Does your small business conduct criminal background checks on job applicants? If so, a recent settlement agreement between Pepsi Beverages and the U.S. Equal Employment Opportunity Commission (EEOC) illustrates the legal dangers you may run into if you don’t use such background checks carefully.

According to reports of the settlement, Pepsi ran background checks on job applicants and refused to hire individuals with arrest records (but no convictions) and individuals convicted of minor offenses, as well as those convicted of more serious crimes. The EEOC determined that Pepsi’s policy disproportionately affected African Americans and that more than 300 African Americans who might have received job offers from the company were excluded.

To settle the EEOC’s charges against it, Pepsi paid a $3.1 million fine. The company also agreed to revise its criminal background check policy and offer jobs to qualified applicants who were previously excluded under its former policy.

The Pepsi settlement highlights the legal minefield that your small business can inadvertently wander into if it runs criminal background checks on prospective employees. Under federal law, hiring policies that could have a disproportionate impact on minorities or other protected groups may be illegal, even if you do not intend to discriminate against anyone.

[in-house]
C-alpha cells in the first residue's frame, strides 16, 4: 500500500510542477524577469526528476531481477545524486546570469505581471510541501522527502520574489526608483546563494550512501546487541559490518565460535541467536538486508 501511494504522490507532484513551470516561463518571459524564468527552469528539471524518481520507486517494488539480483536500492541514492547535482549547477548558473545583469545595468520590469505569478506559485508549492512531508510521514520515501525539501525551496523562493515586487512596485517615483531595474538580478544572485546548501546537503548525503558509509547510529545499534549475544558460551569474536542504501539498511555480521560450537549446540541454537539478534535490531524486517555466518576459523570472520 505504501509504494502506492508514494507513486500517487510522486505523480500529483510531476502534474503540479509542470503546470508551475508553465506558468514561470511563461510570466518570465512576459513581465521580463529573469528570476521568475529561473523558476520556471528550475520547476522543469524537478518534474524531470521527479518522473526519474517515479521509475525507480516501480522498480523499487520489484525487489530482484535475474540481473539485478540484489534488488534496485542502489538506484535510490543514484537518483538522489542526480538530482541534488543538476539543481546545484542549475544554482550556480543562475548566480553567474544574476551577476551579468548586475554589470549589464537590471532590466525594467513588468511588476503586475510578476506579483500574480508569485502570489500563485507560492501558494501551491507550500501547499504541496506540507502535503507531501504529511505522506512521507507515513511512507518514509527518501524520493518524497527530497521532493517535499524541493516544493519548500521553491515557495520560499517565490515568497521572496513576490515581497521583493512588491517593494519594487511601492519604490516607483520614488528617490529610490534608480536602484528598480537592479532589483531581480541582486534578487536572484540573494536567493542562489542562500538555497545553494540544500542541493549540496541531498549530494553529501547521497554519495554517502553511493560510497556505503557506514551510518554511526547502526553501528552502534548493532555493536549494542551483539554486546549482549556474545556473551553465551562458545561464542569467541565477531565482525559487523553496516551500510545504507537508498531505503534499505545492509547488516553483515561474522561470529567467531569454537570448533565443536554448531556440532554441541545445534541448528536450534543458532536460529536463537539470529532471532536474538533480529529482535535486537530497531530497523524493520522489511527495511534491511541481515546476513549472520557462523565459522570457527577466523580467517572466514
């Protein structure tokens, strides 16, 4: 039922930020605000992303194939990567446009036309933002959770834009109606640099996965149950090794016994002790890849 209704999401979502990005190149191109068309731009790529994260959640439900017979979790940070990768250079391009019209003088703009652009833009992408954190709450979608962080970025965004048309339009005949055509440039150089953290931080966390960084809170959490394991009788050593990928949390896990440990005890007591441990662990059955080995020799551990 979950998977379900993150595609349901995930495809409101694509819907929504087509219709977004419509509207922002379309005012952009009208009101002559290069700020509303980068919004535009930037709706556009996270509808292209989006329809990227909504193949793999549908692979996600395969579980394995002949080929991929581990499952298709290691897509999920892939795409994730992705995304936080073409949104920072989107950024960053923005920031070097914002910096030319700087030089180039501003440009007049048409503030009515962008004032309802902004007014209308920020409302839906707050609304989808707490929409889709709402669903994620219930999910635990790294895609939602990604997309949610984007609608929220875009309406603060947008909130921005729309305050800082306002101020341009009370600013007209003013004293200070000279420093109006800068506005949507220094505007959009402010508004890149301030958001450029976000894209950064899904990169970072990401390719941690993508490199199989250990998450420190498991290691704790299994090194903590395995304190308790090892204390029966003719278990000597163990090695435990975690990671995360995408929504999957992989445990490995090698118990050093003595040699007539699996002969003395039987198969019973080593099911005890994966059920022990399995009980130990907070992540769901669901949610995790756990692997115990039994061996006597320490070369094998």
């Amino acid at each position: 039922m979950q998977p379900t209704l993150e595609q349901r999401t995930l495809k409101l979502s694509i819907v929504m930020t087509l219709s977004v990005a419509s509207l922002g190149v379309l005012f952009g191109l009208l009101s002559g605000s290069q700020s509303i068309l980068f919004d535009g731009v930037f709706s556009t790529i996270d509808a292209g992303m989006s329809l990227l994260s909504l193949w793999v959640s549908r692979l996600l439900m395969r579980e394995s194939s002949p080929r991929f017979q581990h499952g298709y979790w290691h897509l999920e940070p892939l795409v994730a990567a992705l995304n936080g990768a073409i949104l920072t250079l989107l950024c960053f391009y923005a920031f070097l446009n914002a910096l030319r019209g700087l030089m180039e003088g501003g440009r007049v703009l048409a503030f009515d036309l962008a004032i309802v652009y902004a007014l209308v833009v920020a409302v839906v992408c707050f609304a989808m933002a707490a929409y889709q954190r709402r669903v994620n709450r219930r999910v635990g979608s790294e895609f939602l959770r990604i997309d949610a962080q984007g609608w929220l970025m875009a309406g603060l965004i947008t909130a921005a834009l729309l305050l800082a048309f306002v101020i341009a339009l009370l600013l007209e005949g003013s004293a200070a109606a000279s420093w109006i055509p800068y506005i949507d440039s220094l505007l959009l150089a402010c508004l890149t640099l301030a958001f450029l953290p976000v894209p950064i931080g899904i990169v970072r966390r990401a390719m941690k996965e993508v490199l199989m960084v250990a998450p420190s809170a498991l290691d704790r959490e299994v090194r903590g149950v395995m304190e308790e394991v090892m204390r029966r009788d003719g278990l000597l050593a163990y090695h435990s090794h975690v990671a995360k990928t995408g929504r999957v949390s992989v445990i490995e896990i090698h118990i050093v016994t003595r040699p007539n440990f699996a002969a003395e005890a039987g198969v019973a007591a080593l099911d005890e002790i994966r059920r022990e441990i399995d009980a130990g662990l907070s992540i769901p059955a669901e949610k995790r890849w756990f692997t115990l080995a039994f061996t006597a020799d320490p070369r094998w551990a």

According to the EEOC, an arrest record, without a resulting conviction, is not a useful hiring tool because everyone—including a prospective employee—is presumed innocent until proven guilty. Further, excluding applicants convicted of minor crimes, particularly if the incident occurred years ago and is not related to the particular job at issue, may be deemed irrelevant to the hiring process.

There’s nothing wrong with wanting your company to be staffed by honest and trustworthy individuals, and used correctly, criminal background checks can help you weed out individuals who might genuinely present a problem in the workplace. However, if you do run criminal background checks on prospective employees, you should avoid using the background checks to make blanket hiring decisions.

Instead, evaluate each prospective employee’s record on a case-by-case basis, taking into consideration whether the offense is related to the position at issue. In addition, consider giving the applicant the opportunity to explain or dispute any arrest or conviction information you discover. Taking steps like these will help ensure that your criminal background checks continue to be a useful hiring tool, without running afoul of the law.

By: Guest blogger Steven Koprince, an attorney with Petefish, Immel, Heeb & Hird, LLP in Lawrence, KS. Mr. Koprince’s practice emphasizes government contracts and small business law.